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ZimRights case: The importance of solidarity in strengthening protection of Human Rights Defenders in Zimbabwe
Zimbabwe Human Rights NGO Forum
January 30, 2013

The recent incarceration of the Zimbabwe Human Rights Association (ZimRights) Executive Director Mr Okay Machisa highlights the threats which Human Rights Defenders (HRD's) face in Zimbabwe as the country prepares for major political processes. The incarceration shows a worrying trend for which Zimbabwe has become notorious in previous years. On the other hand, the timely response by both the local and international communities, underscores the role played by solidarity in addressing the threats that HRDs are all too often subjected to in Zimbabwe.

ZimRights Director Mr Okay Machisa was freed from Harare Remand Prison on Tuesday 29 January, where he had been incarcerated since Monday 14 January 2013 when he was arrested by the police. Mr Machisa was arrested on Monday 14 January 2013 and charged with contravening Section 31, 136 and 137 of the Criminal Law (Codification and Reform) Act. Founded in 1992 for the sole purpose of ensuring that the Zimbabwean citizens are informed about human rights and are empowered to defend their own rights, ZimRights undertakes flagship advocacy projects both at grassroots and policy levels. ZimRights has undertaken grassroots advocacy against torture in most parts of Zimbabwe, where they captured hundreds of testimonies of torture victims. As part of its community development mandate, ZimRights has worked tirelessly to encourage dialogue in communities, challenge the culture of impunity and for citizens' participation at policy levels.

ZimRights' key result area of raising public awareness of individual rights and enhancing the capacity of the civil society to advocate for/exercise its rights through grassroots sensitisation campaigns and consultations throughout different provinces of Zimbabwe is ever more crucial at this stage, given the rising tide of voter apathy.

It is therefore important that ZimRights's work aimed at empowering a citizenry able to demand human rights protection, is protected, since studies suggest that there is a close correlation between the respect of fundamental rights and the outcome of an election. The exercise of fundamental freedoms such as association & assembly, expression and human dignity which ZimRights fight for are a pre-requisite to a free, fair and credible election in Zimbabwe. A constant assault on these freedoms would increase voter apathy due to fear.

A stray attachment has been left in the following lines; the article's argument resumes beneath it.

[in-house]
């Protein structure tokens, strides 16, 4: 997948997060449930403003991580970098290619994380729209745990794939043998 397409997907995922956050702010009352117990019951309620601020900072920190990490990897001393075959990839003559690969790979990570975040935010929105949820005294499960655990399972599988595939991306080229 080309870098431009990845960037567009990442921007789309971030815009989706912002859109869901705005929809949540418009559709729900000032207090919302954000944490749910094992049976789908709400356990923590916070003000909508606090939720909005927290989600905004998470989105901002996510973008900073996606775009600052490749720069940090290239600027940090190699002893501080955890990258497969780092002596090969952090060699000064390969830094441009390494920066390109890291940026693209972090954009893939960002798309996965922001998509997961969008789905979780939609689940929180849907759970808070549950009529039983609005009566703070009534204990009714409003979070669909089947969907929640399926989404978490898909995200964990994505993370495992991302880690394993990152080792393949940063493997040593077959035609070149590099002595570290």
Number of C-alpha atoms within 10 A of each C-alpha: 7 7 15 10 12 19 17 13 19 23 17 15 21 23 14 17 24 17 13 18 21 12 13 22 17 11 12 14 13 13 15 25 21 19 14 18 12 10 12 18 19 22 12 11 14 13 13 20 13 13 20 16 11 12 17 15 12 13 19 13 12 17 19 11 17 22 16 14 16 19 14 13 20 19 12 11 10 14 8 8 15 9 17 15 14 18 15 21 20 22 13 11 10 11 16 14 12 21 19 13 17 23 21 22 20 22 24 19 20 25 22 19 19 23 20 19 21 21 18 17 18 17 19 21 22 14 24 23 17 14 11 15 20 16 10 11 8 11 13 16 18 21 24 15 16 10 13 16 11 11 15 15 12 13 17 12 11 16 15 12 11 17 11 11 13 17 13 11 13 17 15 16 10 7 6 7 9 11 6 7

It was pleasing to note that the United Nations Office of the High Commissioner on Human Rights issued a statement on 18 January 2013 condemning the attacks against human rights defenders in Zimbabwe, including arbitrary arrests, intimidation and harassment. In doing so they expressed their concern about the crackdown on non-governmental organisations and dissenting voices seen as critical of President Robert Mugabe's rule and apparently politically motivated prosecutions, ahead of the elections which are expected to take place later this year.

More importantly, and in-keeping with their tradition, Zimbabwean based human rights defenders strengthened their position through the strength of coalition solidarity. The collective civil society voice and excellent of work by a posse of dedicated lawyers proved that although justice is often slow in Zimbabwe, solidarity is crucial in times of persecution and can be an effective means of demanding state accountability.

So much is at stake in Zimbabwe as the country prepares for the constitutional referendum and election. The role of human rights defenders to ensure that people register to vote, actually go to vote and protect their vote is also increasingly becoming critical. Both local and international stakeholders can and should play a crucial role in strengthening this critical sector, mainly through:

  • Timely and proactive interventions by the United Nations including solidarity statements by the OHCHR and timely response to concerns by the office of the Special Rapporteur on the situation of Human Rights Defenders under the UN Declaration on HRDs of 1998.
  • Timeous response to concerns by African regional political and human rights mechanisms such as the ACHPR and SADC.
  • Political support, timely public declarations and statements of concern in respect of individual cases by the European External Action Services (EEAS) and operational support for Zimbabwean HRDs by the European Commission.
  • Provision of support for the promotion of democracy and human rights by the European Instrument for Democracy & Human Rights (EIDHR).
  • Advocacy aimed at state authorities to free NGO's operating space and legal advocacy.
  • Bilateral diplomacy.

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